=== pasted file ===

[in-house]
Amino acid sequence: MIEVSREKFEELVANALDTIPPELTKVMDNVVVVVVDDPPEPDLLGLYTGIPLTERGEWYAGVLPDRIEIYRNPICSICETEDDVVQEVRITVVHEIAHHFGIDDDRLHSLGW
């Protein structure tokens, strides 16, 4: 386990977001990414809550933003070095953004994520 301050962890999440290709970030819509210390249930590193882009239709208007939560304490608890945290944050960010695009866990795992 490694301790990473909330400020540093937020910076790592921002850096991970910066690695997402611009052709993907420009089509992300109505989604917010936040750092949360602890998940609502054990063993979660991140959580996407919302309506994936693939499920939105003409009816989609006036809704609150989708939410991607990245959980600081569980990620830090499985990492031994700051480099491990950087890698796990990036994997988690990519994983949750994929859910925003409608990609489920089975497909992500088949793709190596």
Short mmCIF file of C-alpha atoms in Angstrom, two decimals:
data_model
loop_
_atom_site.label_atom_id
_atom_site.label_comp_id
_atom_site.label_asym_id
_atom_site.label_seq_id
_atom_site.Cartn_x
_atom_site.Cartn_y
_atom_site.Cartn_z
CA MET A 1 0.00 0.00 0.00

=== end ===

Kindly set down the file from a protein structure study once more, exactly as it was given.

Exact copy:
[in-house]
Amino acid sequence: MIEVSREKFEELVANALDTIPPELTKVMDNVVVVVVDDPPEPDLLGLYTGIPLTERGEWYAGVLPDRIEIYRNPICSICETEDDVVQEVRITVVHEIAHHFGIDDDRLHSLGW
């Protein structure tokens, strides 16, 4: 386990977001990414809550933003070095953004994520 301050962890999440290709970030819509210390249930590193882009239709208007939560304490608890945290944050960010695009866990795992 490694301790990473909330400020540093937020910076790592921002850096991970910066690695997402611009052709993907420009089509992300109505989604917010936040750092949360602890998940609502054990063993979660991140959580996407919302309506994936693939499920939105003409009816989609006036809704609150989708939410991607990245959980600081569980990620830090499985990492031994700051480099491990950087890698796990990036994997988690990519994983949750994929859910925003409608990609489920089975497909992500088949793709190596």
Short mmCIF file of C-alpha atoms in Angstrom, two decimals:
data_model
loop_
_atom_site.label_atom_id
_atom_site.label_comp_id
_atom_site.label_asym_id
_atom_site.label_seq_id
_atom_site.Cartn_x
_atom_site.Cartn_y
_atom_site.Cartn_z
CA MET A 1 0.00 0.00 0.00